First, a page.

While setting and working towards personal goals is often hailed as a way to stay motivated and productive, the science behind goal-setting paints a different picture.
For starters, a study from the University of Liverpool revealed a connection between depression and setting generalized, abstract goals. It turns out that when we don’t have precise criteria for what it means to achieve a goal, it’s difficult to ever feel a sense of accomplishment. It’s like kicking a soccer ball toward a goal line, but the goal line keeps moving further and further backwards.
Couple that with the fact that, as psychologist Robert Cialdini explained in his best-selling book Influence, sticking to any goal you set is incredibly difficult — unless you take the time to write your goals down and/or share them publicly.
Fortunately for all of us who have been struggling with defining and sticking to our goals, Google has released a new feature for Google Calendar that can help. It’s called “Goals,” and it could be the solution to the goal setting problems I outlined above.
What are “Goals” in Google Calendar?
Google announced the addition of the “Goals” feature to its Google Calendar application on April 12, 2016. The feature lets you set clearly defined goals (e.g., “practice speaking French three times per week”) and then Google Calendar automatically schedules those goals based on when you have open slots in your calendar.
When you’re setting a goal, you also have control over how much time you want to dedicate to each session. Just like with a meeting, you can have a goal session last 15 minutes, 30 minutes, an hour, or however long you want. You can also specify what time of day — morning, afternoon, or evening — you’d prefer to work on your goals.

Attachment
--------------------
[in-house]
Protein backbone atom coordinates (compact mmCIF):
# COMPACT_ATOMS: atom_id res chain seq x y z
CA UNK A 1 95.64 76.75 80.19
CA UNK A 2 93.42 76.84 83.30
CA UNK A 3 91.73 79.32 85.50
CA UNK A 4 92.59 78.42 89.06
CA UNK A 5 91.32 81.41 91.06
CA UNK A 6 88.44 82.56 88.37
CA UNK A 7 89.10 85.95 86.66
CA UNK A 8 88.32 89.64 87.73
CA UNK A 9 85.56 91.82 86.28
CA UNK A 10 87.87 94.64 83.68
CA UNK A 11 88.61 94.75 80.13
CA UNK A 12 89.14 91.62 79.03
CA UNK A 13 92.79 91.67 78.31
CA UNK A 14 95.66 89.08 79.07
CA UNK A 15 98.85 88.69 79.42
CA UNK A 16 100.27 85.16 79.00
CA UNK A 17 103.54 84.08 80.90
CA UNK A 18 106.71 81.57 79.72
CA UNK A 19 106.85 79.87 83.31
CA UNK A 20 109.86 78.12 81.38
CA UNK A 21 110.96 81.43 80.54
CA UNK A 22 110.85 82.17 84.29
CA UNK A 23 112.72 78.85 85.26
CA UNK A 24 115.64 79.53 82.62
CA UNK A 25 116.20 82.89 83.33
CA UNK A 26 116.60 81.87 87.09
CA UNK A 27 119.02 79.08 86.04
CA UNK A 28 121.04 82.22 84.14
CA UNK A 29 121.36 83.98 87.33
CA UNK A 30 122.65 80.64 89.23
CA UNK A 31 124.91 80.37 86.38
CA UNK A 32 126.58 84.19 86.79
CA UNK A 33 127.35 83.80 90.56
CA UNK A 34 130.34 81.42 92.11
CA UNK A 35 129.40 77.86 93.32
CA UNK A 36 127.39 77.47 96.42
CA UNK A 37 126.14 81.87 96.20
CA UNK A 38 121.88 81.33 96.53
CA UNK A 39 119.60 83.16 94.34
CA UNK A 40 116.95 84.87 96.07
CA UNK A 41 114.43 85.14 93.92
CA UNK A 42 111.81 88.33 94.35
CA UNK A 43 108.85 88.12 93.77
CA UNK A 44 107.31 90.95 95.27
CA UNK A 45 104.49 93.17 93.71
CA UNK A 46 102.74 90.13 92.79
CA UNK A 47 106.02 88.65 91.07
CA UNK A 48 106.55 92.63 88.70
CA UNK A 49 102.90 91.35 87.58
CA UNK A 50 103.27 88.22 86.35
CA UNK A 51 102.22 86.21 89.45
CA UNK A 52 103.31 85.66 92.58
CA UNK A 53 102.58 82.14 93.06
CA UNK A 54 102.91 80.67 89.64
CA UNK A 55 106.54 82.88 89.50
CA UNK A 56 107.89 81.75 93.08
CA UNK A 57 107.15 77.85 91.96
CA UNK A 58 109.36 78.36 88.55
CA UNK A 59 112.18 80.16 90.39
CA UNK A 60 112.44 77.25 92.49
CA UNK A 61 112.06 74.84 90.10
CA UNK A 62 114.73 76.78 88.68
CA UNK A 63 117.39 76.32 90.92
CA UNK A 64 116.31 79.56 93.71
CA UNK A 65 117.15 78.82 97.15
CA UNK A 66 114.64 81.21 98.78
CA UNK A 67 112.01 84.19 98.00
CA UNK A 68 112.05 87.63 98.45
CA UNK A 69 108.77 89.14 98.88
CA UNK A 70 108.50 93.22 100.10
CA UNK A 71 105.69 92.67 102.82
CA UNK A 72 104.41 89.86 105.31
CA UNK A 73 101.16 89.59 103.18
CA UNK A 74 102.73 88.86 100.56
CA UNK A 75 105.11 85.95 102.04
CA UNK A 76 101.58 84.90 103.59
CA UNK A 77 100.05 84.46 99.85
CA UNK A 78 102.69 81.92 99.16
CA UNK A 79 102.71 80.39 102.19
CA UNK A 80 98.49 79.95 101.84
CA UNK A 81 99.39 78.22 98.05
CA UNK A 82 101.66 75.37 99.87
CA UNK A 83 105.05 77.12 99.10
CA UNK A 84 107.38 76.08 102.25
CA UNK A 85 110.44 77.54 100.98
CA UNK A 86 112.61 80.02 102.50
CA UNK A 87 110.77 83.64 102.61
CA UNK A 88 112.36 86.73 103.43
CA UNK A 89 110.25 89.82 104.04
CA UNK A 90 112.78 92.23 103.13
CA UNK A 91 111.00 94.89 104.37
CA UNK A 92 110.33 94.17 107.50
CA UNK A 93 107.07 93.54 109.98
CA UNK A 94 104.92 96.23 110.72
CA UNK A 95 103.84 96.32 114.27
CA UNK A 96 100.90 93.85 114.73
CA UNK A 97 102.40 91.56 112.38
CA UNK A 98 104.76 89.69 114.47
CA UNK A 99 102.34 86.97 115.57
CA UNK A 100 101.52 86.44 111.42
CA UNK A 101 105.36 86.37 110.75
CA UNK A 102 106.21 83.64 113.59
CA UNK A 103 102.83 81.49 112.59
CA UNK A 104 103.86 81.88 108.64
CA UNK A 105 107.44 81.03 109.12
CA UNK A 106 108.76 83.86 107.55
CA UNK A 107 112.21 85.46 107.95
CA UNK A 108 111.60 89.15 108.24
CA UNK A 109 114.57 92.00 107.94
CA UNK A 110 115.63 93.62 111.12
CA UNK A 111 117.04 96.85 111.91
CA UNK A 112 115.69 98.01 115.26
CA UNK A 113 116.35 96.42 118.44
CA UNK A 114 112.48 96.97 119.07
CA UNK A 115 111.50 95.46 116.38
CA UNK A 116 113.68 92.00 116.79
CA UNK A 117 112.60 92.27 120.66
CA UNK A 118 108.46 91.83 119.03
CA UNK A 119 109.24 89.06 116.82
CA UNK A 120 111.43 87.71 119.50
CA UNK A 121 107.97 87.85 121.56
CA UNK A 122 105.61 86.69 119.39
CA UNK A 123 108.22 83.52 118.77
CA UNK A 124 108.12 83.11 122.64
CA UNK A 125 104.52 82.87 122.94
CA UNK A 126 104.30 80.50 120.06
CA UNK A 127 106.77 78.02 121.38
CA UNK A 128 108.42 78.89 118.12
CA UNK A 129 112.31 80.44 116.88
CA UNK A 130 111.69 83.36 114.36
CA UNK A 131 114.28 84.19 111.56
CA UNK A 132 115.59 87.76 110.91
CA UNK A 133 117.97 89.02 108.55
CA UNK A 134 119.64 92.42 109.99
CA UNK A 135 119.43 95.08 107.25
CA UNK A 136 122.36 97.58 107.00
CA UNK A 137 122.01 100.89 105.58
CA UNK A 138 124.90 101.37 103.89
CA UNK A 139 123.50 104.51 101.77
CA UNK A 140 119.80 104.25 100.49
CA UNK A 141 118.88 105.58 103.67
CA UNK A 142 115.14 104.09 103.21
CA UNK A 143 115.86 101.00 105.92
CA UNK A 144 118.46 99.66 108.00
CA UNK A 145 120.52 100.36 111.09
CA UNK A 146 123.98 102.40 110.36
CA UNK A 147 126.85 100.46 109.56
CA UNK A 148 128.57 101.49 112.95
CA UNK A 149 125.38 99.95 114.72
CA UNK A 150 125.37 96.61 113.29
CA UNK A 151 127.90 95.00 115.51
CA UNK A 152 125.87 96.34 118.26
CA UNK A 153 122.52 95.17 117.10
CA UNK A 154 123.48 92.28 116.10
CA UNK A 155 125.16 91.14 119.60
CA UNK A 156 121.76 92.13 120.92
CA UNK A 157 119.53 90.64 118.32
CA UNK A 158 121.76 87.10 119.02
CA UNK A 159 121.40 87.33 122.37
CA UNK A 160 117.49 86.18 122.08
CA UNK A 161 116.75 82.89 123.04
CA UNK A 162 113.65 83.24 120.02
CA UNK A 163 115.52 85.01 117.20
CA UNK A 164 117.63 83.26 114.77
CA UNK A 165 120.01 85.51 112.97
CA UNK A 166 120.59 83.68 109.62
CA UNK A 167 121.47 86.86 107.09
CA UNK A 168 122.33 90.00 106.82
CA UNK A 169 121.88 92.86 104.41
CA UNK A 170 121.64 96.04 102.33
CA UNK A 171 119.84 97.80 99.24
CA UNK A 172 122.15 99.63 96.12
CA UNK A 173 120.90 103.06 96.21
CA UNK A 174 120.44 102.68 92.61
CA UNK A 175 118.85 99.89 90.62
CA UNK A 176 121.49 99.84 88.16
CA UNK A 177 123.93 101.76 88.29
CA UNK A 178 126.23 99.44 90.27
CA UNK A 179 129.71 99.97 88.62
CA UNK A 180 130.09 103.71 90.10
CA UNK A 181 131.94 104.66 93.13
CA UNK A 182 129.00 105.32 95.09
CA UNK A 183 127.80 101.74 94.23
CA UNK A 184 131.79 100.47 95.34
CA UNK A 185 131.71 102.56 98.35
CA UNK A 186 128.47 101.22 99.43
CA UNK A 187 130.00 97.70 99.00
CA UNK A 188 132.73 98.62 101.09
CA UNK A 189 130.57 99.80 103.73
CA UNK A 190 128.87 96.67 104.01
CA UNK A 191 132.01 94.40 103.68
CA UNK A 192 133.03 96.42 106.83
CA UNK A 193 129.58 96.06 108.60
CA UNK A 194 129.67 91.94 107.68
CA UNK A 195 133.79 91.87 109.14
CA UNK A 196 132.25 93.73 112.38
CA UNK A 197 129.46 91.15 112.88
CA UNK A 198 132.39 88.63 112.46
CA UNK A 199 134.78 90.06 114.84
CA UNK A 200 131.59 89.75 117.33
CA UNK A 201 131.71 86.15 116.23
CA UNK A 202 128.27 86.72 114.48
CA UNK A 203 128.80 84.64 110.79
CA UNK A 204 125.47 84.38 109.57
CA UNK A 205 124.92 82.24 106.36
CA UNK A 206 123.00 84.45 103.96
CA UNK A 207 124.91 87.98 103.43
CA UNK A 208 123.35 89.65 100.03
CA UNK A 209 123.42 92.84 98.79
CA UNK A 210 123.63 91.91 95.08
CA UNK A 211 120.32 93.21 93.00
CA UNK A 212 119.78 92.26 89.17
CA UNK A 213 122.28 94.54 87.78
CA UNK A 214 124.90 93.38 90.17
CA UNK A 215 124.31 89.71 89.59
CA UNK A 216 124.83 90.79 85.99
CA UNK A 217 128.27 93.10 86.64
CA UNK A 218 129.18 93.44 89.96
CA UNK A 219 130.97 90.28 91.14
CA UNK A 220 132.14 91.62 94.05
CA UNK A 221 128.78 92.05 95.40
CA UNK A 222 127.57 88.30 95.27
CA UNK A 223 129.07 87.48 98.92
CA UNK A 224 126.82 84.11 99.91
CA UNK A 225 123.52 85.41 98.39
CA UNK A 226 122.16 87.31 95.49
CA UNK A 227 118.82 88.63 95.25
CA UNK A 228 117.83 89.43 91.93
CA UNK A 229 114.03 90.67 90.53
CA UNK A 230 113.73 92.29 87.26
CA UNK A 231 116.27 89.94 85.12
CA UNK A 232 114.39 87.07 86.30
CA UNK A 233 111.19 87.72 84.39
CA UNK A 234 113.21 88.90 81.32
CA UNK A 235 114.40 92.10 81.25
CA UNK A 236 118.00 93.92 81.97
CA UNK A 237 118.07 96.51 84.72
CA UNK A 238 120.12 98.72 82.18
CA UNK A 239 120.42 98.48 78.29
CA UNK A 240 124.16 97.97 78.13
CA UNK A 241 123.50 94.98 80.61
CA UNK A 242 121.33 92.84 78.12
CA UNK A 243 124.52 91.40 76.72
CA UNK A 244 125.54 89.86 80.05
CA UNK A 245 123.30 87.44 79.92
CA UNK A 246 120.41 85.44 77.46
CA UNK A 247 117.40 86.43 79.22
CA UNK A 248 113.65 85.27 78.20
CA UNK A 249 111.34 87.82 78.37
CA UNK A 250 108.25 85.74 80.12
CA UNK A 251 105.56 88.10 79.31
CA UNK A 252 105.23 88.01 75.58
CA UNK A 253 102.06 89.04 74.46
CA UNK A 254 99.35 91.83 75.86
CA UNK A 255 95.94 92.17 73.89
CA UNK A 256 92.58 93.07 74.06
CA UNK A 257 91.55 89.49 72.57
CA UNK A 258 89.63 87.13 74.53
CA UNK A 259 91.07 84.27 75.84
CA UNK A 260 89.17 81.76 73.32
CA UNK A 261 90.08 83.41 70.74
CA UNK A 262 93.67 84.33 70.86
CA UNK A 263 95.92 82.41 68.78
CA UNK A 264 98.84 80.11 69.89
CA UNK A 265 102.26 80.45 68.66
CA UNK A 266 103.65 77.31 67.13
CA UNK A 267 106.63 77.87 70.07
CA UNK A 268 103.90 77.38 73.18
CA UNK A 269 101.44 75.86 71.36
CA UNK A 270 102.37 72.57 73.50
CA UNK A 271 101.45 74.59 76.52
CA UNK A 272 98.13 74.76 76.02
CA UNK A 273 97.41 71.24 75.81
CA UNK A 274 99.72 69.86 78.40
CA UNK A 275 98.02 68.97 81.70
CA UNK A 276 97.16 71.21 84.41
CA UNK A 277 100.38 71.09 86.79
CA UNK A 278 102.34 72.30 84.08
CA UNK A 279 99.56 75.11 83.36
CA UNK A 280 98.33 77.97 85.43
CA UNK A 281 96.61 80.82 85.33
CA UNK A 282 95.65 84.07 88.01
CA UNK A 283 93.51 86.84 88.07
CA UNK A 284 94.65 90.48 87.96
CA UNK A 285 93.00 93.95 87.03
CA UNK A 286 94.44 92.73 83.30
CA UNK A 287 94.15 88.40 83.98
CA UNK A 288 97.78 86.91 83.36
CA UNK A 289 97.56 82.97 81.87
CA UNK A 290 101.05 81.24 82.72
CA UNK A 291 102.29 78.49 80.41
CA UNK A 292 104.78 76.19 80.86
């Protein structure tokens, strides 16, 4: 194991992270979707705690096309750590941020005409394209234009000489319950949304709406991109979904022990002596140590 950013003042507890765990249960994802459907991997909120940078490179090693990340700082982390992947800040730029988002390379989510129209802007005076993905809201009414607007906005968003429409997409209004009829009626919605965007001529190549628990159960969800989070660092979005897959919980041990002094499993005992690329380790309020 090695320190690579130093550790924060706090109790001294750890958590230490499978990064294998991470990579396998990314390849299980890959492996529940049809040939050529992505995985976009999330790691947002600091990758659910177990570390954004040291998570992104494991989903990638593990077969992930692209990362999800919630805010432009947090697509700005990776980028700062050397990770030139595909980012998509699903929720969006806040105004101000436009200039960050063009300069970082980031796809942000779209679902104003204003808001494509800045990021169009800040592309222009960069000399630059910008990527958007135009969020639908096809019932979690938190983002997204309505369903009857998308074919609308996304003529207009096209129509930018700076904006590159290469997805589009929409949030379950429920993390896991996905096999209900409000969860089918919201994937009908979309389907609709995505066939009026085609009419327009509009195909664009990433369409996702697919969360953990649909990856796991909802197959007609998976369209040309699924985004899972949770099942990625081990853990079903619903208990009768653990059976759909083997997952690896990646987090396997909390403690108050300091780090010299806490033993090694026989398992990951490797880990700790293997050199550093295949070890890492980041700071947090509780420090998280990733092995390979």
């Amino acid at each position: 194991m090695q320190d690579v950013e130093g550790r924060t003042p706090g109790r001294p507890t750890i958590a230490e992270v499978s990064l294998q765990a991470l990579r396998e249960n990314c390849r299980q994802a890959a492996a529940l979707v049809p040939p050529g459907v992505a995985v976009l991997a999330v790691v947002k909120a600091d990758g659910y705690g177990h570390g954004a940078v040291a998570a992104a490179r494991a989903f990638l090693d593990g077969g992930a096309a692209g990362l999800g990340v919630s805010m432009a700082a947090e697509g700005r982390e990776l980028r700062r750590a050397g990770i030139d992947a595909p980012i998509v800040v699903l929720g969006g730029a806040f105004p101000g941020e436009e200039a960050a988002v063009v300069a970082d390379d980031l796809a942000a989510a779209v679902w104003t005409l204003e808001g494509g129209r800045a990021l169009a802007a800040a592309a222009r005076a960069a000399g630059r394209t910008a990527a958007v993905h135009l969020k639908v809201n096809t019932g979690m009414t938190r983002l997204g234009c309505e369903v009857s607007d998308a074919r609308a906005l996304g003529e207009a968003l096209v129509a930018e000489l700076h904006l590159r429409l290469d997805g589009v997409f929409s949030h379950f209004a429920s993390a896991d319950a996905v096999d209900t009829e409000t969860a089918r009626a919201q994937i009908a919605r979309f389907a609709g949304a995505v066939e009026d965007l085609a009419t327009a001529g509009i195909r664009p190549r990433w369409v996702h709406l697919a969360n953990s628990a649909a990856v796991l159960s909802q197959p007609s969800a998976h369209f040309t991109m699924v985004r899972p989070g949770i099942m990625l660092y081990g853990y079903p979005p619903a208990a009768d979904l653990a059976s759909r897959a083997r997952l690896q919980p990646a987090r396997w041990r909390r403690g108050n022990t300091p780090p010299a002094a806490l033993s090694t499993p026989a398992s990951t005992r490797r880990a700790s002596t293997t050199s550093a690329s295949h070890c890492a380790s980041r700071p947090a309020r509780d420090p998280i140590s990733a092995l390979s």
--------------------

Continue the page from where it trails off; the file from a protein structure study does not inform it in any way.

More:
What happens if a new meeting pops up on your calendar in the spot where a goal session has been scheduled? No, you don’t get to use that meeting as an excuse (any more) for skipping out on your goals. Instead, Google Calendar automatically reschedules that goal session for you.
The same thing happens if you decide to defer a session. Instead of disappearing from your calendar, that session gets automatically rescheduled. And as you keep using the Goals feature, Google Calendar gets better at understanding your scheduling preferences, so it can provide more personalized scheduling.
One caveat here: You can only create goals using the Google Calendar application on an iPhone, iPad, or Android device. That being said, you can still view, edit, and — if needed — defer goal sessions using Google Calendar on a desktop or laptop.
Now that you have a basic understanding of what Google Calendar’s “Goals” feature is all about, let’s go through the steps of actually creating a goal.
How To Set a Goal in Google Calendar
1) Open the Google Calendar app and tap the red “create” icon.
2) Tap the blue Goal (flag) icon.
3) Choose the type of goal you want to set.
4) Get more specific.
5) Get even more specific.
6) Choose how often you want your goal to appear on your calendar.
7) Choose how long you want each goal session to last.
8) Choose the ideal time of day for when goal sessions should be scheduled.
9) You’re done! Here’s what the confirmation screen looks like:
Once your goal is set and you’ve landed on the confirmation screen (see above), you can fine-tune your goal settings by tapping that “More Options” link. From there you’ll be able to edit notifications, colors, and more.
When you’re finished, goal sessions will start appearing on your calendar and you’ll be off to the races (or off to French lessons, depending on your goal).
Have any tips or tricks for getting the most out of Google Calendar’s Goals feature? Tell us about them in the comments section below.
Article first found on firstname.lastname@example.org (Erik Devaney)
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